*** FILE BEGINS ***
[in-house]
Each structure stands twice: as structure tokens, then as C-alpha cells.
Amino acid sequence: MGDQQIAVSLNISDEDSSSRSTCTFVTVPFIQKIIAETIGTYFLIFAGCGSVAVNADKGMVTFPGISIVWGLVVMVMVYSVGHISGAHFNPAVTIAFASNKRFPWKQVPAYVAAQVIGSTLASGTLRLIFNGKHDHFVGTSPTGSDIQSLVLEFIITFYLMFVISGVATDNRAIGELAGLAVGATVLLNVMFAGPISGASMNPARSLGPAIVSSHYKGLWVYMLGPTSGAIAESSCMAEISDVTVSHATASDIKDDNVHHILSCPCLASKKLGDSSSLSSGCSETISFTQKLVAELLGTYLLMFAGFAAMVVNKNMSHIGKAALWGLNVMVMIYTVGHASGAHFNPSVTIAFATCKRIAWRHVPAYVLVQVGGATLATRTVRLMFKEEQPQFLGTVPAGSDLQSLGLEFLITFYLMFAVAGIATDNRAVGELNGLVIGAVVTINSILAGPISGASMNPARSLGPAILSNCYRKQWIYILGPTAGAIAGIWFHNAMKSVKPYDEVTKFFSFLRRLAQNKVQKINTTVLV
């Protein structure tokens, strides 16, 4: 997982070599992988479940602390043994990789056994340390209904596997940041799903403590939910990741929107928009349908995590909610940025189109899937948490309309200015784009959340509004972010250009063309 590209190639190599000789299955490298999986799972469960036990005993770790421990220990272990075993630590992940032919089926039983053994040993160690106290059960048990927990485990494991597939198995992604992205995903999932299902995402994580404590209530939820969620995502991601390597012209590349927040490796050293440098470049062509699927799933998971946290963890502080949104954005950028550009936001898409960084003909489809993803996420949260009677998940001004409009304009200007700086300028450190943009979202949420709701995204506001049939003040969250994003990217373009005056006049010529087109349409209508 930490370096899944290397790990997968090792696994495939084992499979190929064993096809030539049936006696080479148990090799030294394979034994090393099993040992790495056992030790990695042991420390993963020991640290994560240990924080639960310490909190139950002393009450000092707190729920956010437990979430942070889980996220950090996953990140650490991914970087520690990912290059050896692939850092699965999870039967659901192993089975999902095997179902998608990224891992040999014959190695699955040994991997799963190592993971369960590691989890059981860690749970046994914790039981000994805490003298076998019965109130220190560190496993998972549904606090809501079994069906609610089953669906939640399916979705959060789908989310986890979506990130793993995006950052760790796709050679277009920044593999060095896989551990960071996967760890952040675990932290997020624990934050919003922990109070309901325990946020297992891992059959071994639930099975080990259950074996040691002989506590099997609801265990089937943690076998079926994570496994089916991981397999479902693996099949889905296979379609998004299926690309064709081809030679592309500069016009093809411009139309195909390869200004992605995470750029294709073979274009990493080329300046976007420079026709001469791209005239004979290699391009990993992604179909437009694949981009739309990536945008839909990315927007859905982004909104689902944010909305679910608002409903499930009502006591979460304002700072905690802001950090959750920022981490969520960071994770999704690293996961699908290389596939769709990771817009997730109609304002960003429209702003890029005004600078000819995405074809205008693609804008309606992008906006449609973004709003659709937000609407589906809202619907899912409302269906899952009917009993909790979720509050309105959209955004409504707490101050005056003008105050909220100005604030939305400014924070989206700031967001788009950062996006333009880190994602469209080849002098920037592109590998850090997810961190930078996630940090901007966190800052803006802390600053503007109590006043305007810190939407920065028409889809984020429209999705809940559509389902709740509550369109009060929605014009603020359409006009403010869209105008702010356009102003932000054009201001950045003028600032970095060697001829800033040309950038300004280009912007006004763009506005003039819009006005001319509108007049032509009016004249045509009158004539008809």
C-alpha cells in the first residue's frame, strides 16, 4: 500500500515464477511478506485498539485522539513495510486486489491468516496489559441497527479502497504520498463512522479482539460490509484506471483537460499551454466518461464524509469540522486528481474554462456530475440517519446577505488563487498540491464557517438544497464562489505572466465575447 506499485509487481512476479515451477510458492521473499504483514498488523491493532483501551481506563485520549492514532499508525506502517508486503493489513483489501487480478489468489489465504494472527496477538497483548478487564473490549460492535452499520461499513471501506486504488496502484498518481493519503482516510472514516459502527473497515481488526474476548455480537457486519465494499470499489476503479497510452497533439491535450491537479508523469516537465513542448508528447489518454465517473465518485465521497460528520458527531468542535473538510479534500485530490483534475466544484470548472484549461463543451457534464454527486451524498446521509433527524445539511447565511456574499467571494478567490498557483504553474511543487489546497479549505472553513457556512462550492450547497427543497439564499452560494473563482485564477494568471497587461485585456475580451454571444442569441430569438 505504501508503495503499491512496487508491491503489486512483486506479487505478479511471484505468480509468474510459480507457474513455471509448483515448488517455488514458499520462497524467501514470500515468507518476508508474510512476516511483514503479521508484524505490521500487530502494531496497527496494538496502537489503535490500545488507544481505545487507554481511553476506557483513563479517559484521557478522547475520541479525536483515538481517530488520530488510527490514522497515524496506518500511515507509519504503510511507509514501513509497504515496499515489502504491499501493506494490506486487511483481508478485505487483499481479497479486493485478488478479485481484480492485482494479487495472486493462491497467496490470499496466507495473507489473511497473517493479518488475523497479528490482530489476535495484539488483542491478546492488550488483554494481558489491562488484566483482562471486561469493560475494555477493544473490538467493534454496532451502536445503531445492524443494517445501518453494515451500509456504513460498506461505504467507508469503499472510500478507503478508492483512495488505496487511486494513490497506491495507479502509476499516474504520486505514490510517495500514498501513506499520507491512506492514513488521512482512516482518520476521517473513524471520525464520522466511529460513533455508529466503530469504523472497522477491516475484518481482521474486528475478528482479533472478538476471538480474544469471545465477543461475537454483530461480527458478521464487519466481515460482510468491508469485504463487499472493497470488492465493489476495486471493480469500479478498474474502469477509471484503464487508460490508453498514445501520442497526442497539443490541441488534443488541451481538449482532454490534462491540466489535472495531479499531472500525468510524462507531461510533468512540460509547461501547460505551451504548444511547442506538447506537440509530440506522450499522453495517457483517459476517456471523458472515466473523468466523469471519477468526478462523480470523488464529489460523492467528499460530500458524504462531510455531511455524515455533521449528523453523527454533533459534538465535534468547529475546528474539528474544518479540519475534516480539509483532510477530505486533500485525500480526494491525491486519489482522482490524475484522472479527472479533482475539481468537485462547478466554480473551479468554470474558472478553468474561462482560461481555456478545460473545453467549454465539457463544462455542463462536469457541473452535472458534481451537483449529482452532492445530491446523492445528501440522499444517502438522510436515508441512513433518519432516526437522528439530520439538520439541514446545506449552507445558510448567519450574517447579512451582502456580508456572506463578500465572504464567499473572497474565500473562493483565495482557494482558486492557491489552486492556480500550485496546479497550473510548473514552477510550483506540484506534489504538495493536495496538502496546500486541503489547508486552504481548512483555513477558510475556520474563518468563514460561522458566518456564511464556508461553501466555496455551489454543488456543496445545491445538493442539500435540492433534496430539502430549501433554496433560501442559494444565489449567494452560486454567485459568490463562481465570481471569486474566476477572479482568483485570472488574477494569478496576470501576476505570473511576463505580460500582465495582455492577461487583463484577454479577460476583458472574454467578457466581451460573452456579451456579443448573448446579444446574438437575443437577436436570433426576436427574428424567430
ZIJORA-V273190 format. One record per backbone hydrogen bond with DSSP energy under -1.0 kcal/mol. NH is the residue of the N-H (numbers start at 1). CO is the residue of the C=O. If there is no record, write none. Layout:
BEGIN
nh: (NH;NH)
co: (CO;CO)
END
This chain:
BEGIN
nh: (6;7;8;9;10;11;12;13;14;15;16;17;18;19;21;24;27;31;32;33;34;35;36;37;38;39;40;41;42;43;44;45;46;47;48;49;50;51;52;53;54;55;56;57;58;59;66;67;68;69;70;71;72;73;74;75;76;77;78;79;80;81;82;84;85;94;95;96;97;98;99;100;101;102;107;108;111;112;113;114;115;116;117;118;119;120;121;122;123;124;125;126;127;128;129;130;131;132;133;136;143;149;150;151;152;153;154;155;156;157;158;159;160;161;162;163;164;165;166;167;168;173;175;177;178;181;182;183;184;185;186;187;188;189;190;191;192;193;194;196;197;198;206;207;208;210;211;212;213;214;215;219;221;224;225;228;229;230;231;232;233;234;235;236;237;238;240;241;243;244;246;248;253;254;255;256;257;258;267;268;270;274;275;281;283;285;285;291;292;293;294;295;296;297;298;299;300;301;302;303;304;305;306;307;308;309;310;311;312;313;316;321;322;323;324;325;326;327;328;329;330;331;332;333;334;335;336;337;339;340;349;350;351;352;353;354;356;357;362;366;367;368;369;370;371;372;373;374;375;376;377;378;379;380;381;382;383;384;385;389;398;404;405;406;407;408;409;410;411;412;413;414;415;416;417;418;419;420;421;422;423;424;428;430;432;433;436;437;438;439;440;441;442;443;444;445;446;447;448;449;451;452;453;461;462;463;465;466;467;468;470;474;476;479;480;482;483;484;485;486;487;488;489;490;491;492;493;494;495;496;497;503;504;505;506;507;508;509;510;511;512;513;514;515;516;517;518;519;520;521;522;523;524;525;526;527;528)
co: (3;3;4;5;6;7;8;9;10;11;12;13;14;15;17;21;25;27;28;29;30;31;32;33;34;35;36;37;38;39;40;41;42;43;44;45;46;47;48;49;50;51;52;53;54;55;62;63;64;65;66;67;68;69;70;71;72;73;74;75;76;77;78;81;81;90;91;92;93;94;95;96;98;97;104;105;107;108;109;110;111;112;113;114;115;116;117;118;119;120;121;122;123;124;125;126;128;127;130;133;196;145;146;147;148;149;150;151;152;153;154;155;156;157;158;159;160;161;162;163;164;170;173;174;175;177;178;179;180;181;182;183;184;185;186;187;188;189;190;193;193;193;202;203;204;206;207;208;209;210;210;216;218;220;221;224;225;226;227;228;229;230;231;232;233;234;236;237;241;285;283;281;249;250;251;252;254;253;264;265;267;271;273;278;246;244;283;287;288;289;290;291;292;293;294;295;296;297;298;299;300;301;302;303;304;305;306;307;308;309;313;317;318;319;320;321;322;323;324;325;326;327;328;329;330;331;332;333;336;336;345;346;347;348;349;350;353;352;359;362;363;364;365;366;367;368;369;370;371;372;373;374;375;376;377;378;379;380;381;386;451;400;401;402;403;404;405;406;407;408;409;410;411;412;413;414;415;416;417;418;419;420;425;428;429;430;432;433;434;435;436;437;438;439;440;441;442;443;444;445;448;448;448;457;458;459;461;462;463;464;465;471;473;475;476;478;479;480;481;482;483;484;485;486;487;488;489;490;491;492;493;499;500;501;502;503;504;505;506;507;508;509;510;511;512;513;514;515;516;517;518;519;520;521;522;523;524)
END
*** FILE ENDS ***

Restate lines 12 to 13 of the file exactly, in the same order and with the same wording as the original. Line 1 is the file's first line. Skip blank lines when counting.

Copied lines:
BEGIN
nh: (6;7;8;9;10;11;12;13;14;15;16;17;18;19;21;24;27;31;32;33;34;35;36;37;38;39;40;41;42;43;44;45;46;47;48;49;50;51;52;53;54;55;56;57;58;59;66;67;68;69;70;71;72;73;74;75;76;77;78;79;80;81;82;84;85;94;95;96;97;98;99;100;101;102;107;108;111;112;113;114;115;116;117;118;119;120;121;122;123;124;125;126;127;128;129;130;131;132;133;136;143;149;150;151;152;153;154;155;156;157;158;159;160;161;162;163;164;165;166;167;168;173;175;177;178;181;182;183;184;185;186;187;188;189;190;191;192;193;194;196;197;198;206;207;208;210;211;212;213;214;215;219;221;224;225;228;229;230;231;232;233;234;235;236;237;238;240;241;243;244;246;248;253;254;255;256;257;258;267;268;270;274;275;281;283;285;285;291;292;293;294;295;296;297;298;299;300;301;302;303;304;305;306;307;308;309;310;311;312;313;316;321;322;323;324;325;326;327;328;329;330;331;332;333;334;335;336;337;339;340;349;350;351;352;353;354;356;357;362;366;367;368;369;370;371;372;373;374;375;376;377;378;379;380;381;382;383;384;385;389;398;404;405;406;407;408;409;410;411;412;413;414;415;416;417;418;419;420;421;422;423;424;428;430;432;433;436;437;438;439;440;441;442;443;444;445;446;447;448;449;451;452;453;461;462;463;465;466;467;468;470;474;476;479;480;482;483;484;485;486;487;488;489;490;491;492;493;494;495;496;497;503;504;505;506;507;508;509;510;511;512;513;514;515;516;517;518;519;520;521;522;523;524;525;526;527;528)